Primacy of Love
“Where there is love, there is life.” — Mahatma Gandhi (1869–1948)
Much of my life I believed that what you know is more important than whom you know. But, as I get farther from life’s inception and sunrise and closer to its terminus and sunset, I think I may have been in error.
I am particularly reminded during this, a political year fraught with unprecedented turmoil and strange happenings.
But not only in politics does this seem to be true.
Matters of ultimate concern support this notion. “And this is life eternal, that they might know thee the only true God, and Jesus Christ, whom thou has sent.” — John 17:3.
Christ distilled the law into two parts: 1) love for God and 2) love for fellow man. One could not do 1) without 2). The two were intertwined, bipartite, and inseparable. He pointed out that religious leaders of His day, in failing to practice 2), also failed to properly demonstrate 1).
To my mind, one of the reasons He came was to expand human understanding of divinity. Among other things (and there were many), He broadened the interpretation of commandments VI and VII.
Above all, He emphasized love. Love for the publicans, the outcasts, the poor, the women of ill repute. The marginalized, the disenfranchised, the moral lepers of His day. His was an inclusive, not exclusive, love.
To those who, not unlike some believers in subsequent times, thought themselves the Chosen (and acted accordingly), He reminded, “Other sheep I have, which are not of this fold.” — John 10:16.
Contributors to Holy Writ recognized the primacy of love.
The apostle Paul, in I Corinthians 13, emphasized its importance over faith and hope, two other attributes cherished by believers everywhere.
And Peter, whose own history with Jesus was poignant and cautionary, wrote, “… love shall cover the multitude of sins.” — I Peter 4:8.
Other writers have been moved by love.
I first encountered the short poem “Outwitted” in high school. By Edwin Markham, it has adhered to memory:
“He drew a circle that shut me out -
Heretic, rebel, a thing to flout.
But love and I had the wit to win:
We drew a circle that took him in.”
Shakespeare admonished: “Love all, trust a few, do wrong to none” (from “All’s Well That Ends Well”).
One of the founders of the church wrote this: “The strongest argument in favor of the gospel is a loving… Christian.” (“Counsels on Sabbath School Work, p. 100).
I read something not long ago that I had not erstwhile considered. Rabbi Daniel Brenner reminds of a teaching from the Talmud (Megillah 10b) about God’s reaction when the Hebrews began to celebrate the drowning of Pharaoh’s army in the Red Sea (which had parted to allow the Hebrews safe passage): “How can you sing as the works of My hand are drowning in the sea?”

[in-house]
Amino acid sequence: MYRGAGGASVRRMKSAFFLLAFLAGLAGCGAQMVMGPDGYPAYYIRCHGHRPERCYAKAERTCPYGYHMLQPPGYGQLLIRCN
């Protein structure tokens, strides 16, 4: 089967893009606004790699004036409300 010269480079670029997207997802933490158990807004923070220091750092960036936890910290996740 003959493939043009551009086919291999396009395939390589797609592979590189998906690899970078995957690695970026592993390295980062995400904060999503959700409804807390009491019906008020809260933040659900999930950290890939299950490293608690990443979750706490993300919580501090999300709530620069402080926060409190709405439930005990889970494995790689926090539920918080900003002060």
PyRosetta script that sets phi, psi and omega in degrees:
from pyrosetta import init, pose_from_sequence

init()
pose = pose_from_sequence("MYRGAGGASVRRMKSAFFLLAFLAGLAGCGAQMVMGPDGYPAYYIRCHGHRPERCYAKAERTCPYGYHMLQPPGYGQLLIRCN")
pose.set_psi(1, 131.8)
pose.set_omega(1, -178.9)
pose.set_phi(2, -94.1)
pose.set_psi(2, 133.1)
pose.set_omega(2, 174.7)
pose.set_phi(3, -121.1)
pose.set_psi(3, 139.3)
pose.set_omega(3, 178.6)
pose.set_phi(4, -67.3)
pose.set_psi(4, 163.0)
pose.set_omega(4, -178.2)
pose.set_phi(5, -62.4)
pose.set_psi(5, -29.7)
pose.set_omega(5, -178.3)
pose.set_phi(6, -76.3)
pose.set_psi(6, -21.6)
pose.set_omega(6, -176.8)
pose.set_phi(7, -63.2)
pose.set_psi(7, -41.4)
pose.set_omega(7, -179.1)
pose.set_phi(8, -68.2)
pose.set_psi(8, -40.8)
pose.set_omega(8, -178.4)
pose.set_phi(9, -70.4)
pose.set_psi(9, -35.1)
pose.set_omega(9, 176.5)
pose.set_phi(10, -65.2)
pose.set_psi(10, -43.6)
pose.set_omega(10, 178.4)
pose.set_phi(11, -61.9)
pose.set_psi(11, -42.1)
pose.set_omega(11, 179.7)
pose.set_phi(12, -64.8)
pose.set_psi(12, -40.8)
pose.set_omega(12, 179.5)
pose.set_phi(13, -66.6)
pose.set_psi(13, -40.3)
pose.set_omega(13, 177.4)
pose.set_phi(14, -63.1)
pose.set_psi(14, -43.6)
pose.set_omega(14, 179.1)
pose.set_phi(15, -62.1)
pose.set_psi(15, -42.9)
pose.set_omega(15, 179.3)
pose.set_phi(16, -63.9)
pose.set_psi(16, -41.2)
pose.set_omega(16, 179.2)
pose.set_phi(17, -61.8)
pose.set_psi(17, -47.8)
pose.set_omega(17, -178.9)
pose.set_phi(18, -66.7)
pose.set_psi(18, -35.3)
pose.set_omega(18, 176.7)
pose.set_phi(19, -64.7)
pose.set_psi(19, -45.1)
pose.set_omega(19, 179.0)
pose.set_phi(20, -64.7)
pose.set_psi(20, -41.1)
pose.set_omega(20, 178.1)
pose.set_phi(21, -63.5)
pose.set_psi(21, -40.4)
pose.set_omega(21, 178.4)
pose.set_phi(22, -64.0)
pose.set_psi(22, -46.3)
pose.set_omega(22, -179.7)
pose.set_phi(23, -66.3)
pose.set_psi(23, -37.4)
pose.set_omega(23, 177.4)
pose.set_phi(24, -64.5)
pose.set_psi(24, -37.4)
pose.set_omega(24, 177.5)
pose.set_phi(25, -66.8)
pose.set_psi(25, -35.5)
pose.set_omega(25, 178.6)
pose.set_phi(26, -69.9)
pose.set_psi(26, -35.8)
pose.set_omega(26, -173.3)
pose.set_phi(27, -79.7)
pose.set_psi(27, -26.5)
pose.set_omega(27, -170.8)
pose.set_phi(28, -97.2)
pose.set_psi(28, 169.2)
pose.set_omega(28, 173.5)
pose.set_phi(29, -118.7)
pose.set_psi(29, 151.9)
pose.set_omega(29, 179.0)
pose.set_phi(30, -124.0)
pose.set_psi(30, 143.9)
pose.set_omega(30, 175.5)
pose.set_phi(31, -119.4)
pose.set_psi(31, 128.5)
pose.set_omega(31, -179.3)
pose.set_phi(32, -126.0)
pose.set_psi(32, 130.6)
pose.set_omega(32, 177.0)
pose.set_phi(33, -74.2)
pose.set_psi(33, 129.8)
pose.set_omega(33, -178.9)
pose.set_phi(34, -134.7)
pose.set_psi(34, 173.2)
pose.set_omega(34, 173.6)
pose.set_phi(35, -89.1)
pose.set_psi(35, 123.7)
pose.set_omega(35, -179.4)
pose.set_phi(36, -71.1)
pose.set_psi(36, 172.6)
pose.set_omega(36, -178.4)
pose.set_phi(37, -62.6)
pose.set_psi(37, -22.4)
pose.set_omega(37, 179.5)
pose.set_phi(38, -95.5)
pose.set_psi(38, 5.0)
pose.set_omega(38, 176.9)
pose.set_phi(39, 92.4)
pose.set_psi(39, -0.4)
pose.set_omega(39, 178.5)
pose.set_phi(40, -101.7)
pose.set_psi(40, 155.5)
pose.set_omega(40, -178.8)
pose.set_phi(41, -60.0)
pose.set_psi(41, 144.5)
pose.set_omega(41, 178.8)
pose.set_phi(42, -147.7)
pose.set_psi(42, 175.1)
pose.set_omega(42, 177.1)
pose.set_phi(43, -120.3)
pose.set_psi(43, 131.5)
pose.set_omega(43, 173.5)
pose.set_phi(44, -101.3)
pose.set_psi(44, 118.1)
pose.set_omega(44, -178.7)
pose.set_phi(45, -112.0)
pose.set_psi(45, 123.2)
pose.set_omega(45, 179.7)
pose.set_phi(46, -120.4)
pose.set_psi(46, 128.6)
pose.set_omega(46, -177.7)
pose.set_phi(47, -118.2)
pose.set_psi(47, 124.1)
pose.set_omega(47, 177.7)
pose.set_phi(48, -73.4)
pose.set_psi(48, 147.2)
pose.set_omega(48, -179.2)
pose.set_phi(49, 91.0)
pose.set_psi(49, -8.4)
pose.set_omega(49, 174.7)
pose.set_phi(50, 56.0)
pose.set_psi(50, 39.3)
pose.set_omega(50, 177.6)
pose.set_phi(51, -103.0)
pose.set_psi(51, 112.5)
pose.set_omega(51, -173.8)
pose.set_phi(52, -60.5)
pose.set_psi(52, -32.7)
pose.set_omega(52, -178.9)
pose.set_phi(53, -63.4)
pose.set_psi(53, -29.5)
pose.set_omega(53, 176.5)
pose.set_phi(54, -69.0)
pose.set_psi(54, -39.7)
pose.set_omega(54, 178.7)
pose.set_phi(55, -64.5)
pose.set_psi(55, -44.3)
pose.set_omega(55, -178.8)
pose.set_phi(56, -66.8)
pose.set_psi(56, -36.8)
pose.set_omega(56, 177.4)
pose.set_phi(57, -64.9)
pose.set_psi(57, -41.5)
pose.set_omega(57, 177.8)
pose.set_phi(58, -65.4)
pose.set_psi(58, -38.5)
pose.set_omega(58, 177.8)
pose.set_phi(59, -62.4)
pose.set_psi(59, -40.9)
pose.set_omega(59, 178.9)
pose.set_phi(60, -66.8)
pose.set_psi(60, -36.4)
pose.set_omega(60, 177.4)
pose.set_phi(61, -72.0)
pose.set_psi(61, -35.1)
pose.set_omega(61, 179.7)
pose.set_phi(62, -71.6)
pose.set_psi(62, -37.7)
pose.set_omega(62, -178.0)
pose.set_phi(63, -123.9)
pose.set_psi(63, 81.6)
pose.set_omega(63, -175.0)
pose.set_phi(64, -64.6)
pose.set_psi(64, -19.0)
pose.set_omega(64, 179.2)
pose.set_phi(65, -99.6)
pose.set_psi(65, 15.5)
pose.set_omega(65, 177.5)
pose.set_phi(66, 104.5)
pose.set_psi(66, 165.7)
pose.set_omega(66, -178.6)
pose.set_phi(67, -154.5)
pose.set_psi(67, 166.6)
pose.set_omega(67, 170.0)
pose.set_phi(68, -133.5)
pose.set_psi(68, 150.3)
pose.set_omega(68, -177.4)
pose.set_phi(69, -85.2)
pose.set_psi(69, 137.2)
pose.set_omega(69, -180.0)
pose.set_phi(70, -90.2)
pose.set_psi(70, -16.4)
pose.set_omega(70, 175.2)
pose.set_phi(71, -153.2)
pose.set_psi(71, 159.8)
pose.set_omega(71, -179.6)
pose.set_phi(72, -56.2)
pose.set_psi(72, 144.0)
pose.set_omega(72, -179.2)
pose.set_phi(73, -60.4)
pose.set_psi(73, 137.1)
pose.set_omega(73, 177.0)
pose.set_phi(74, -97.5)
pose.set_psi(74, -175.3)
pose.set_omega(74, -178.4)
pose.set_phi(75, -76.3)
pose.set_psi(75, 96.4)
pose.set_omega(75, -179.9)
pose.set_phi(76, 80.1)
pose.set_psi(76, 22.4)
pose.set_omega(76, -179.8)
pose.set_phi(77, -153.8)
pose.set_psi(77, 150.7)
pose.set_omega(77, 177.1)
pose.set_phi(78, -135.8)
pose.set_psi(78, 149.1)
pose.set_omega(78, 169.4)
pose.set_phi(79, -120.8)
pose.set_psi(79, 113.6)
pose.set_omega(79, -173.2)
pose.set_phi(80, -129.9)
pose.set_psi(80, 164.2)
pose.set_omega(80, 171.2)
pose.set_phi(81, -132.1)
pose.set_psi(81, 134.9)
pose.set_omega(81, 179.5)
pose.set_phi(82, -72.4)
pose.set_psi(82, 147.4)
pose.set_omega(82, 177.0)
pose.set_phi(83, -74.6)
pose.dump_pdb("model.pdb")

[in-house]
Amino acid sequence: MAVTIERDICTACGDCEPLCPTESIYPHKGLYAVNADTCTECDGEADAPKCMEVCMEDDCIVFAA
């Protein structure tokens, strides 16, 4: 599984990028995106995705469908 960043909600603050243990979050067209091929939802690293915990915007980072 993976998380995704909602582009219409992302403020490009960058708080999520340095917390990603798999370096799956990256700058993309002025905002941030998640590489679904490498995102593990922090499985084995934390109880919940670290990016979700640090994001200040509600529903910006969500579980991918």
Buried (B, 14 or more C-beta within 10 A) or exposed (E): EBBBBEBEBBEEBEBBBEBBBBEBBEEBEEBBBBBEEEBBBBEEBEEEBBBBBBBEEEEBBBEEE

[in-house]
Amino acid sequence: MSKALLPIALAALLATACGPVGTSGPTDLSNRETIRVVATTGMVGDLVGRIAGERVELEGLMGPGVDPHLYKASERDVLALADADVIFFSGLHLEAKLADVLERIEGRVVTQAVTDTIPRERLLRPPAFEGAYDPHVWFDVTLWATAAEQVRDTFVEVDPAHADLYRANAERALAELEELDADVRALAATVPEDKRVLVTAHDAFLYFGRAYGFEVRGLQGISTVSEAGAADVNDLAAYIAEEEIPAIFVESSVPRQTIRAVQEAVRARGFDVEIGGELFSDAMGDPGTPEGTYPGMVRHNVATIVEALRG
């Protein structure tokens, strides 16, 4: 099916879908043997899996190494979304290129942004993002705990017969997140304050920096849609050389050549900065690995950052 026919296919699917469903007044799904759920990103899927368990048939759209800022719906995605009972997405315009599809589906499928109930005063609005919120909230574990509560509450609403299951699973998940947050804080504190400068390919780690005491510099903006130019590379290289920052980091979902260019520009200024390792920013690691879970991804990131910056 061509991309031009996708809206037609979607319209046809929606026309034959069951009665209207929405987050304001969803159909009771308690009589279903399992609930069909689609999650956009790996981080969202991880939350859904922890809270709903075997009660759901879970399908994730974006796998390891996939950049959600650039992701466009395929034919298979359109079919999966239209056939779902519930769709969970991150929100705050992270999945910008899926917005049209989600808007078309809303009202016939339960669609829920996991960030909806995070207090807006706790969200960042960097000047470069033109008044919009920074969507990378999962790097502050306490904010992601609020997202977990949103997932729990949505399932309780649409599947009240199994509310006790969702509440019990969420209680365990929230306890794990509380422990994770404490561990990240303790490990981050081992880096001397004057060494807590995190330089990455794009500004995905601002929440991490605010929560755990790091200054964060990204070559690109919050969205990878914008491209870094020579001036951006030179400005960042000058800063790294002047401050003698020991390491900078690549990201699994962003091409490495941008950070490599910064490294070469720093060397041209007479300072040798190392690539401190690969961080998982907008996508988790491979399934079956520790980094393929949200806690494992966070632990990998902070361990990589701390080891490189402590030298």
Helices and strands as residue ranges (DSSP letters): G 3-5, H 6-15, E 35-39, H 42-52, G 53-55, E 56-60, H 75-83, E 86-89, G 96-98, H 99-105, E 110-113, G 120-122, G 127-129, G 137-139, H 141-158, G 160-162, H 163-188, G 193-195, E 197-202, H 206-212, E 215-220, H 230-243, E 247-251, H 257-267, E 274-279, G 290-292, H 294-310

God does not delight in the destruction of those who choose the broad path over the narrow one He recommends. Rather, as Christ lamented as He regarded Jerusalem from a vantage point of sorrow: “… how often would I have gathered thy children together, as a hen gathereth her chicks under her wings, and ye would not?” — Matt. 23:37.
And, lest we think that the weight of timing of the 2nd Advent rests entirely on our narrow shoulders, it is well to remember Elijah, whose triumph over 450 prophets of Baal on Mount Carmel was followed by abject terror at the threat of Queen Jezebel, such that, after fleeing, he wished to perish. “I, even I only, am left,” he said to the Almighty near the entrance to a cave.
“Go and return,” he was told. “You are not the only one.” I have 7000 others who have not bent a knee to Baal.
Christ commented, as he triumphantly rode on a donkey into Jerusalem, “I tell you that, if these (people) should hold their peace, the stones would immediately cry out.” — Luke 19:40.
Just as the heart has reasons of which reason knows nothing (Blaise Pascal), so the Almighty has ways that are as beyond our ways as the heavens are above earth.
We are not told to speculate about those ways, which may well exceed our ken and imagination.
What we are told to do is love.